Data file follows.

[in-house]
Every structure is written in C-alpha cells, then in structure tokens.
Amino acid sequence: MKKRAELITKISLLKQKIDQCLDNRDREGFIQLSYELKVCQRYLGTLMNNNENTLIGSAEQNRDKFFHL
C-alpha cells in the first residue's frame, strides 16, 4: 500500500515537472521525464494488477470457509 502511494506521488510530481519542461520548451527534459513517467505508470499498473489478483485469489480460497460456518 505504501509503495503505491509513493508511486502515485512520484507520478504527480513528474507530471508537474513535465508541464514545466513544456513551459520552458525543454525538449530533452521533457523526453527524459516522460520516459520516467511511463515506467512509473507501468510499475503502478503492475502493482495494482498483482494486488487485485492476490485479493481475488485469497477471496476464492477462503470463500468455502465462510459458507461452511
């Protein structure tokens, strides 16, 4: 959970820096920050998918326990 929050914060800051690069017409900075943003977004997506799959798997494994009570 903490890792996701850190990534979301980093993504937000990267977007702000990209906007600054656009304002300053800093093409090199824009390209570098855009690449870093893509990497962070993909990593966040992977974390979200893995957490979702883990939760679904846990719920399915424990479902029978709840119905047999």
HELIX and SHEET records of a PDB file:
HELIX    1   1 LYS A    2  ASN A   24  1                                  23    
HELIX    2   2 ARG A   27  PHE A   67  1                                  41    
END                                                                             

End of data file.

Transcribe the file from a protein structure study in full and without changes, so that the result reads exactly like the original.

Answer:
[in-house]
Every structure is written in C-alpha cells, then in structure tokens.
Amino acid sequence: MKKRAELITKISLLKQKIDQCLDNRDREGFIQLSYELKVCQRYLGTLMNNNENTLIGSAEQNRDKFFHL
C-alpha cells in the first residue's frame, strides 16, 4: 500500500515537472521525464494488477470457509 502511494506521488510530481519542461520548451527534459513517467505508470499498473489478483485469489480460497460456518 505504501509503495503505491509513493508511486502515485512520484507520478504527480513528474507530471508537474513535465508541464514545466513544456513551459520552458525543454525538449530533452521533457523526453527524459516522460520516459520516467511511463515506467512509473507501468510499475503502478503492475502493482495494482498483482494486488487485485492476490485479493481475488485469497477471496476464492477462503470463500468455502465462510459458507461452511
């Protein structure tokens, strides 16, 4: 959970820096920050998918326990 929050914060800051690069017409900075943003977004997506799959798997494994009570 903490890792996701850190990534979301980093993504937000990267977007702000990209906007600054656009304002300053800093093409090199824009390209570098855009690449870093893509990497962070993909990593966040992977974390979200893995957490979702883990939760679904846990719920399915424990479902029978709840119905047999």
HELIX and SHEET records of a PDB file:
HELIX    1   1 LYS A    2  ASN A   24  1                                  23    
HELIX    2   2 ARG A   27  PHE A   67  1                                  41    
END                                                                             